Reflections on the BOE/FCA Artificial Intelligence Public Private Forum Report

28th February 2022 Adam George

The Bank of England (BOE) and Financial Conduct Authority (FCA) have recently published a joint report into artificial intelligence and its application in the financial services industry.

As someone with a background in computer science and software engineering, I am intrigued to see what's in this report and whether it chimes with what we're trying to do at PowerPlanner: embrace technology to improve regulatory compliance and give better financial advice more efficiently.

What is Artificial Intelligence?

That depends on whom you ask.

Anyone involved in marketing will probably tell you that their technology stack is "AI" when in fact it is just a database against which simple lookup queries are run, and salespeople will likewise claim their solution is "AI" and capable of "machine learning" even if it just processes some data and deterministically produces output based on these data and some other variables.

However, if you ask a tech person, they'll (hopefully) tell you something along the same lines of the ISO standard definition:

"Artificial Intelligence is an interdisciplinary field, usually regarded as a branch of computer science, dealing with models and systems for the performance of functions generally associated with human intelligence, such as reasoning and learning."

Thankfully, BOE and FCA have gone with the more scientific definition in their report; no buzzword bingo here!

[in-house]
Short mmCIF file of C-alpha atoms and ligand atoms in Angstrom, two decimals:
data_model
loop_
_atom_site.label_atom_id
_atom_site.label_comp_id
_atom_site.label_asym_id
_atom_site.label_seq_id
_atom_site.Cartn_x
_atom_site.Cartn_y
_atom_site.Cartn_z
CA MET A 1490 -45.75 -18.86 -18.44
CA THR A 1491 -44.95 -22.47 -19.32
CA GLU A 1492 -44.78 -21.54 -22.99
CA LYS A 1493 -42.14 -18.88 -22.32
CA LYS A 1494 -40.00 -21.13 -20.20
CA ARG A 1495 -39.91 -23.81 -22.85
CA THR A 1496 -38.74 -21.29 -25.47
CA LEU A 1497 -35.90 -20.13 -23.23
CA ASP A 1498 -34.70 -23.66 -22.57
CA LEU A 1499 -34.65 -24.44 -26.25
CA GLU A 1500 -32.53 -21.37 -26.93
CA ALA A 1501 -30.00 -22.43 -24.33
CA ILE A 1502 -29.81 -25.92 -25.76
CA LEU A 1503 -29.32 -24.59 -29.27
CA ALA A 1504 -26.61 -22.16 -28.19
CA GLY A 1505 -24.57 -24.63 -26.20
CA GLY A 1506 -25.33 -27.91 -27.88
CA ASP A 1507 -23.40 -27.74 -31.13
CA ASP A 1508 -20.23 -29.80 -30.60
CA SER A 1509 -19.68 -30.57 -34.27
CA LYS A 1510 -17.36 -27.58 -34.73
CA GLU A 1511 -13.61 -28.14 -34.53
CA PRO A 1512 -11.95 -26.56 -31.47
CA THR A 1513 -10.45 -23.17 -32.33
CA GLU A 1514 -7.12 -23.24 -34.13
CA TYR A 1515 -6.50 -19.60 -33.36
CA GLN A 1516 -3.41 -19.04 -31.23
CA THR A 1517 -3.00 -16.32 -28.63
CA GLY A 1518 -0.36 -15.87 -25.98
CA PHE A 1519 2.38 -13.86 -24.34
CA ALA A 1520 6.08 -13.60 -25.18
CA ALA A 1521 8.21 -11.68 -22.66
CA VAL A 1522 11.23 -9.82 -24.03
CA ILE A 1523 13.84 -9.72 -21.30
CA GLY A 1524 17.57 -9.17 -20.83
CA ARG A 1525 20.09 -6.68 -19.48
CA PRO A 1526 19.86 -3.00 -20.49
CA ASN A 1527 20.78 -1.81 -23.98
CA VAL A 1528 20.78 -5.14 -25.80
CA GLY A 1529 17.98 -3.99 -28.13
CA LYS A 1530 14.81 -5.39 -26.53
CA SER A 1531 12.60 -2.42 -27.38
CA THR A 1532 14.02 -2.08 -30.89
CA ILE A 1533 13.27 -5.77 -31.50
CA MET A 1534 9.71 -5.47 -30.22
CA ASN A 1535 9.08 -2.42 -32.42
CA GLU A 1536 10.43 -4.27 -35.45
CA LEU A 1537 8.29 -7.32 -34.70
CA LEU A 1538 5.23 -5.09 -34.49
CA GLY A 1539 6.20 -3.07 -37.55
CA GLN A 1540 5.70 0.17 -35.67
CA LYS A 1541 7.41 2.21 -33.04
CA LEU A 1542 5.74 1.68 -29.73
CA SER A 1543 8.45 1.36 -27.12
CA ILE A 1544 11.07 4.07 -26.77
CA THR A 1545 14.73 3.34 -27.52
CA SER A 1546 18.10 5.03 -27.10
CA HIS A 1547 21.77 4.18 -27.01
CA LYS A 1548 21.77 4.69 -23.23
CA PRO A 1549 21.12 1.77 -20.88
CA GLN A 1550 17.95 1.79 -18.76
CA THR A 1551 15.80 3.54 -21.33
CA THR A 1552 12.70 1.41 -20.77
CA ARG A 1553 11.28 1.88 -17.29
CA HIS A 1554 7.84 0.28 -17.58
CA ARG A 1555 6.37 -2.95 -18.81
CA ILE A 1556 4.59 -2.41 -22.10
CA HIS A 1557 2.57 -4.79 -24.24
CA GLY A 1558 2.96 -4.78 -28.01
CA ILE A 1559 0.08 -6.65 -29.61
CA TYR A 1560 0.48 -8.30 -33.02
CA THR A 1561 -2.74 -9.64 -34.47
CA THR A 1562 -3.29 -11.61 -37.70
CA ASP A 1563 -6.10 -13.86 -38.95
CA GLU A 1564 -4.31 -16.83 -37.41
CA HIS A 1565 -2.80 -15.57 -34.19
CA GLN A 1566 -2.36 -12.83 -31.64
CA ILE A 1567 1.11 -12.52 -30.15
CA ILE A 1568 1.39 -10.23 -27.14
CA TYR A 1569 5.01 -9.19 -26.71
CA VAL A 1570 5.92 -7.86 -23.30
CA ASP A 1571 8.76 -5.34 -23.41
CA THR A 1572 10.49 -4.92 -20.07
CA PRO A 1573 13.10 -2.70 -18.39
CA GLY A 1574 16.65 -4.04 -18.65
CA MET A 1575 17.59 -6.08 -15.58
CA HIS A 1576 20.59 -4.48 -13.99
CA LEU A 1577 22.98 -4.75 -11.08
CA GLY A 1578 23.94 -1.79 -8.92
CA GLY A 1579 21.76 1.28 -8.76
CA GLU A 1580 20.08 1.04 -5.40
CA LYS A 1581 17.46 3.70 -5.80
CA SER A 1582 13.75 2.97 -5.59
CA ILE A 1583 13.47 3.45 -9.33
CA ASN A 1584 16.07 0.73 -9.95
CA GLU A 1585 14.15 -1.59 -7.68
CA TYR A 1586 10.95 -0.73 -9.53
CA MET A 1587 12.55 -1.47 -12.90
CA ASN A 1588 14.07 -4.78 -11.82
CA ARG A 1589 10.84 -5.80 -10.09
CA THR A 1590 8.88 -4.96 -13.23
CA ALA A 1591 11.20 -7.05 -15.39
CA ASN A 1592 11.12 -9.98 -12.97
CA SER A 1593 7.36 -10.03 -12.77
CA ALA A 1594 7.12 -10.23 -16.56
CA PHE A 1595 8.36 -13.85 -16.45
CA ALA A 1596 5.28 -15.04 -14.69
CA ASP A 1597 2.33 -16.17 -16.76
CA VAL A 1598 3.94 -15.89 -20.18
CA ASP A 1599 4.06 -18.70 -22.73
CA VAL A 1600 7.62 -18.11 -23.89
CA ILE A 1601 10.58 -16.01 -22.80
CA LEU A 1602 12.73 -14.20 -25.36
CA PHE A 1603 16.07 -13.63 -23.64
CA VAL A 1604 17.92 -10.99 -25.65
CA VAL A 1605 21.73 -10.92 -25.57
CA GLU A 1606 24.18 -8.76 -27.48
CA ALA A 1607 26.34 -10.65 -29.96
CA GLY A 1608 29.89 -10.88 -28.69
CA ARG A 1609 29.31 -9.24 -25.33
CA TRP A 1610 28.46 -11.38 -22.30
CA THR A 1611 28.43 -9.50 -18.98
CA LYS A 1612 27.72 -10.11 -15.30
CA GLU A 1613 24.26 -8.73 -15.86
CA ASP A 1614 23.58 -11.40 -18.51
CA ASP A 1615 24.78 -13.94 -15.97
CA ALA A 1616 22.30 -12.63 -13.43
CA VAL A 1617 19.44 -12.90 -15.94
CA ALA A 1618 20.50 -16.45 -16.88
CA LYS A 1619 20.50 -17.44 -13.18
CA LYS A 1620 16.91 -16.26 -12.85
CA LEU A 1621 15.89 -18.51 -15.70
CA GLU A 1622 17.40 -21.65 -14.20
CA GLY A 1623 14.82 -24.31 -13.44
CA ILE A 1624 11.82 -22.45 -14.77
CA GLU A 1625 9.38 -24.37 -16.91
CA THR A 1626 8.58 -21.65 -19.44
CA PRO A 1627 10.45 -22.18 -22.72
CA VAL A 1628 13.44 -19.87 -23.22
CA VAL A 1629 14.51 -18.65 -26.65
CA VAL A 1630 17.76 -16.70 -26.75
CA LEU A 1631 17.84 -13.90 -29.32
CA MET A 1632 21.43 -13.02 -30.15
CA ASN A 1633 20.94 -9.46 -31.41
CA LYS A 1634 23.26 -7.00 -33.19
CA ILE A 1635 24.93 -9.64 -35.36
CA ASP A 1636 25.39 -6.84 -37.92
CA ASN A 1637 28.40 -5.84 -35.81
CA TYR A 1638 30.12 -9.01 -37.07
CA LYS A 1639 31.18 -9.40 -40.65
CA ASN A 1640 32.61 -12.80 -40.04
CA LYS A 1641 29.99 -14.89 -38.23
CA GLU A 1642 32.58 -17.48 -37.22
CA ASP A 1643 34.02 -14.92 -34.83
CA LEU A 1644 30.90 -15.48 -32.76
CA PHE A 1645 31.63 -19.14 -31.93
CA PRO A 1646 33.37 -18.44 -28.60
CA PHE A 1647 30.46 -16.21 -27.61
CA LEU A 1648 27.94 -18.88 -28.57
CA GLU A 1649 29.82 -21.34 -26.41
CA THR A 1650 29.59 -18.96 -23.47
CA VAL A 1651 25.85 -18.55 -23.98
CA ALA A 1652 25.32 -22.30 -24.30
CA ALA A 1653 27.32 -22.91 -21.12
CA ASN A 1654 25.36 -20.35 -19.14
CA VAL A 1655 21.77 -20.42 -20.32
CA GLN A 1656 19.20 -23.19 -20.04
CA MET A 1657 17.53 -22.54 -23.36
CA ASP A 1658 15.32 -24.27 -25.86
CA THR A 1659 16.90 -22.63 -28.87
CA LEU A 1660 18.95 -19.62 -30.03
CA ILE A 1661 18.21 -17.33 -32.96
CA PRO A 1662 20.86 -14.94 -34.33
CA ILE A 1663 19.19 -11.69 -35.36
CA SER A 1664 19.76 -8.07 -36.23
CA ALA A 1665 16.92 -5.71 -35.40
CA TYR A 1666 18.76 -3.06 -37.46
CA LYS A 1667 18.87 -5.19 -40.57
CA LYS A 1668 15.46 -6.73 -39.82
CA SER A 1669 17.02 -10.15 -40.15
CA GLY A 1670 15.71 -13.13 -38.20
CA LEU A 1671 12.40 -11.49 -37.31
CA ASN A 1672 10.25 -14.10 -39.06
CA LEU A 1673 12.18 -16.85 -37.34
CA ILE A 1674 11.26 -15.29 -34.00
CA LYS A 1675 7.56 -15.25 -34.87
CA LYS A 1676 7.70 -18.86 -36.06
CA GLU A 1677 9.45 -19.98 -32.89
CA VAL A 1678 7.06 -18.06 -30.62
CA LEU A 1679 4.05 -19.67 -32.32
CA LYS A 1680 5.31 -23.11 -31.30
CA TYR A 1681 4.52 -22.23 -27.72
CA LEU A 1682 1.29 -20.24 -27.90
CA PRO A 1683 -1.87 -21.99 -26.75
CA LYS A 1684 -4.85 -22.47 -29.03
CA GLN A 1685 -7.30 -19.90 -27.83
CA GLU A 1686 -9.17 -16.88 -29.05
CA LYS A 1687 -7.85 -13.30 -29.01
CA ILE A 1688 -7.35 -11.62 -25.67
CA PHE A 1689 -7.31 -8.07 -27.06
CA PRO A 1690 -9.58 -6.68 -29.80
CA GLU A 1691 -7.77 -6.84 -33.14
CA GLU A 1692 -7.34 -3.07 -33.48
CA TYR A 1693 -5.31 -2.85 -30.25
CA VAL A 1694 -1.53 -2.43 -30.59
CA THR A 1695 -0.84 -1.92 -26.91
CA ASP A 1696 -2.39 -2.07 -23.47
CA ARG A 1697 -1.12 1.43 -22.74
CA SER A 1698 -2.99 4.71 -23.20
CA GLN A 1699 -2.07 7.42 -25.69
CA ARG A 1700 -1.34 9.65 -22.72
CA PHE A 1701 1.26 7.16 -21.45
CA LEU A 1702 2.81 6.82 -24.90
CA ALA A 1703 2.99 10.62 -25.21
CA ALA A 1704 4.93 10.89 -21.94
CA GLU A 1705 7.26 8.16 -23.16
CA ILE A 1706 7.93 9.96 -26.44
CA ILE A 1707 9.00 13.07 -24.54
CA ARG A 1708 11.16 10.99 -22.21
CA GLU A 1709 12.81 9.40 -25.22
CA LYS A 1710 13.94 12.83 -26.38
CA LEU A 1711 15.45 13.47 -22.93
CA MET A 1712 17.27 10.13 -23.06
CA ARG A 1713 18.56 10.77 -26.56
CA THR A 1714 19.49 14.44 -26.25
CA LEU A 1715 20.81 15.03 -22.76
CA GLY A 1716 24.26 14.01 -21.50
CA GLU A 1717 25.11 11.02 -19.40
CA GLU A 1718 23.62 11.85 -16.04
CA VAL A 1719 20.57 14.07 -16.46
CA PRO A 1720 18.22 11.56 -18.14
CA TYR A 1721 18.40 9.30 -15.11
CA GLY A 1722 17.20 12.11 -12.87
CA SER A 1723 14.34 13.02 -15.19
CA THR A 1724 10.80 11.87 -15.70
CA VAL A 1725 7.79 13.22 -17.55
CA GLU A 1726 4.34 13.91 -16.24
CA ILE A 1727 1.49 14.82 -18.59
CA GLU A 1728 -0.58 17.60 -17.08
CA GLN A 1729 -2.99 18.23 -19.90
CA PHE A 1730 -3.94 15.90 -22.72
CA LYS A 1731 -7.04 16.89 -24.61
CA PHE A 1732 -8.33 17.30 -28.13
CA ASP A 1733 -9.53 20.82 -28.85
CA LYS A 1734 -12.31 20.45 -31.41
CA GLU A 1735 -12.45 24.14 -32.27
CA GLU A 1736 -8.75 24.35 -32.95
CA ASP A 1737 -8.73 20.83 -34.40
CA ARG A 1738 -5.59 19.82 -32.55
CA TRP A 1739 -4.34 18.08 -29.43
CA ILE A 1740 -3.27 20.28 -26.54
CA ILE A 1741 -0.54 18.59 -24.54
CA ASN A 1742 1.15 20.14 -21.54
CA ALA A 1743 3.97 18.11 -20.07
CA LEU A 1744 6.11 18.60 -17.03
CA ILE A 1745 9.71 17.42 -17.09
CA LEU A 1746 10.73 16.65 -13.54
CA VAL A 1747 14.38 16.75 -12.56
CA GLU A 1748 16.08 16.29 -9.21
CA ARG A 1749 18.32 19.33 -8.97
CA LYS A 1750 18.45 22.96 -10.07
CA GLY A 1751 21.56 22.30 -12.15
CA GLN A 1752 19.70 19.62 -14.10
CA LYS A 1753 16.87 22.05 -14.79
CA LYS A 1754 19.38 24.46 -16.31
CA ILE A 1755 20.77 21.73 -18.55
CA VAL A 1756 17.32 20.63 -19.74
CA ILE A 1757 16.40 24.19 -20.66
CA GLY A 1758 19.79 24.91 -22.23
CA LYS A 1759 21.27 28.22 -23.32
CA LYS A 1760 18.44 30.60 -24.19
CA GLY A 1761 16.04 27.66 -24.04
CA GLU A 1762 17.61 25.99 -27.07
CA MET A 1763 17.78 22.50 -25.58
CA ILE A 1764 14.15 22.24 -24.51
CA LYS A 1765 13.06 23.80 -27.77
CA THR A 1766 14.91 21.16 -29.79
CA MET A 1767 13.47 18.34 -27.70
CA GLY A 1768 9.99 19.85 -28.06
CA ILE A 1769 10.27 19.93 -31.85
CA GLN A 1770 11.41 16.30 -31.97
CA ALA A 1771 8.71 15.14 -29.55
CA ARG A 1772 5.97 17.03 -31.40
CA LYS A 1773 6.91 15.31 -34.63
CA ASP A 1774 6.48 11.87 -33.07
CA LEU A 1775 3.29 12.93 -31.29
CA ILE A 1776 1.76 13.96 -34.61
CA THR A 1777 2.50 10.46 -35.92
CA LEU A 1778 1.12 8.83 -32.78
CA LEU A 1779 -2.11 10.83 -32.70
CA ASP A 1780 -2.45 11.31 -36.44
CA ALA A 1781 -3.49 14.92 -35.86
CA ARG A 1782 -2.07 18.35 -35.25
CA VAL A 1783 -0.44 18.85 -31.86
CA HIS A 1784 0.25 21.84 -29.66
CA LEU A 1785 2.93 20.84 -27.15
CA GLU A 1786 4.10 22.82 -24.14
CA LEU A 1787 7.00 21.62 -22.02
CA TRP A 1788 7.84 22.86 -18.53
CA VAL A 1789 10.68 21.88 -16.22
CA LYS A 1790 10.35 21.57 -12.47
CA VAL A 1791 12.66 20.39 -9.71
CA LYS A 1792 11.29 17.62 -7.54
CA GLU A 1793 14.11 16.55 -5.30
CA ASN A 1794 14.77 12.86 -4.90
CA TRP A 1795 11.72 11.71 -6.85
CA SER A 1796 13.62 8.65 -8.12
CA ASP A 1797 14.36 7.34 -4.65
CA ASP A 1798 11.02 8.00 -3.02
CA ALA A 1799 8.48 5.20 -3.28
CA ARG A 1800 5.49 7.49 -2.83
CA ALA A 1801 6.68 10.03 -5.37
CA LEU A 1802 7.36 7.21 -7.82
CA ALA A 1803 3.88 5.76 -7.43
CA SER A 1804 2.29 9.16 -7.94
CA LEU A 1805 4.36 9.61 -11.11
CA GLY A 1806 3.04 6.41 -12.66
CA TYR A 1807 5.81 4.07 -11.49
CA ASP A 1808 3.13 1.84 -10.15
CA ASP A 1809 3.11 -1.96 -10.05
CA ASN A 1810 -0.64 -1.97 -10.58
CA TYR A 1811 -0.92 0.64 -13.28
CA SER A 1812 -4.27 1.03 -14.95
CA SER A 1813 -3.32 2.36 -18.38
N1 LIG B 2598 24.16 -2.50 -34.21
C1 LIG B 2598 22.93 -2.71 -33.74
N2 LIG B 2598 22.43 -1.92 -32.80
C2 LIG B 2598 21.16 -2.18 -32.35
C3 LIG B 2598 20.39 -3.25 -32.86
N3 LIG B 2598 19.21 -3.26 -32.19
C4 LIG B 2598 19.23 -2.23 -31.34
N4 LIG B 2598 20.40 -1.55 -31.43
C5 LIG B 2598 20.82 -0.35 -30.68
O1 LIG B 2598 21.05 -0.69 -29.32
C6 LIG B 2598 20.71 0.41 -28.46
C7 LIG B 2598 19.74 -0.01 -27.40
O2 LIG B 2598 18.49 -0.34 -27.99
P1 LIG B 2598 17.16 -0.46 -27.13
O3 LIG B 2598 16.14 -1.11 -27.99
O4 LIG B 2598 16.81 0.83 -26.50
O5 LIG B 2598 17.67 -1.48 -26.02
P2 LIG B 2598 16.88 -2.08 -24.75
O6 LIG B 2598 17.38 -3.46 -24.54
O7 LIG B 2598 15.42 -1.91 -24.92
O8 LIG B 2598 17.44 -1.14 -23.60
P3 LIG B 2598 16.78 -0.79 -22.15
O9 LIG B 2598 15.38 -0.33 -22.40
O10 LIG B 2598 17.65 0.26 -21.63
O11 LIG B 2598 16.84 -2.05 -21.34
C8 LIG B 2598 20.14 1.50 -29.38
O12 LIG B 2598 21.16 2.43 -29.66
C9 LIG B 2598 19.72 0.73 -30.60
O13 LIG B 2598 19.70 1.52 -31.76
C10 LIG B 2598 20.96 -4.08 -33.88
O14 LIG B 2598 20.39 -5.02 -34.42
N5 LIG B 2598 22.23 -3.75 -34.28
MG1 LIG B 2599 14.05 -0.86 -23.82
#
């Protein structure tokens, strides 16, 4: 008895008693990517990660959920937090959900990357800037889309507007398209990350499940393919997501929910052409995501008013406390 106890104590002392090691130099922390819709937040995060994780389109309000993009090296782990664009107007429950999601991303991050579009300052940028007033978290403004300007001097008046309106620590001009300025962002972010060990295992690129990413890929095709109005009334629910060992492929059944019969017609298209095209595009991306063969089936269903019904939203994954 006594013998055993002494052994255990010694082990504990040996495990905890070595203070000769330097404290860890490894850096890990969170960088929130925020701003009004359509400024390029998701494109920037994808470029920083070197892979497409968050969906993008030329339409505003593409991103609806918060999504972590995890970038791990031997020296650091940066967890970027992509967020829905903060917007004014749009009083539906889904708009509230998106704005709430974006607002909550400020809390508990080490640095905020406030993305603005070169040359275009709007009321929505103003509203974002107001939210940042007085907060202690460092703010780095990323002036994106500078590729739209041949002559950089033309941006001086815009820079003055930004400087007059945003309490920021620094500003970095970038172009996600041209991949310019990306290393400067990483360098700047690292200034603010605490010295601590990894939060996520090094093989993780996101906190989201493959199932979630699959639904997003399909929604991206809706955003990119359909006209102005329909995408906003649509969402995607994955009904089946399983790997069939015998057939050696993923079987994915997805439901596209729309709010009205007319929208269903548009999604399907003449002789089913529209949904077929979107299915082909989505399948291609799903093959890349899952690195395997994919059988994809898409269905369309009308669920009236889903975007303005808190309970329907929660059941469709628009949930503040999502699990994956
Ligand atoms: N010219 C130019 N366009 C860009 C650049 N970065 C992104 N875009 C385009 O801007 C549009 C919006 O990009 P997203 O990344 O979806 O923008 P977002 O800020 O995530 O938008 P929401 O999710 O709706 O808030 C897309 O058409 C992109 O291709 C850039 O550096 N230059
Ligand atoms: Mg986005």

What is in the Report?

It's a pretty long and detailed document (>40 pages of dense text) so here's a summary for those who've not read it:

  • The BOE & FCA recognise the need to understand the technology and the risks/rewards it can bring, so the Artificial Intelligence Public-Private Forum (AIPPF) was started in October 2020 to further the dialogue between the public sector, the private sector, and academia on AI.
  • Firms are already using AI to improve operational efficiency, which helps to reduce processing time and costs as clients demand faster and more streamlined and robust services. The BOE & FCA feel duty-bound to aid its safe adoption, in light of its inevitable rise in popularity.
  • The key barriers to entry are the costs and finding the expertise required to identify use cases and utilise the data at a firm's disposal. Ensuring that those responsible for the use of AI in a firm have the relevant skills and knowledge is a major challenge.
  • The risk of trying to use large data sets should not be underestimated. Adding more complexity and more parameters means the outcomes are harder to validate at a granular level, which can lead to biased decisions and unexpected outcomes. Any bugs in the AI algorithms could lead to regulatory breaches or financial loss.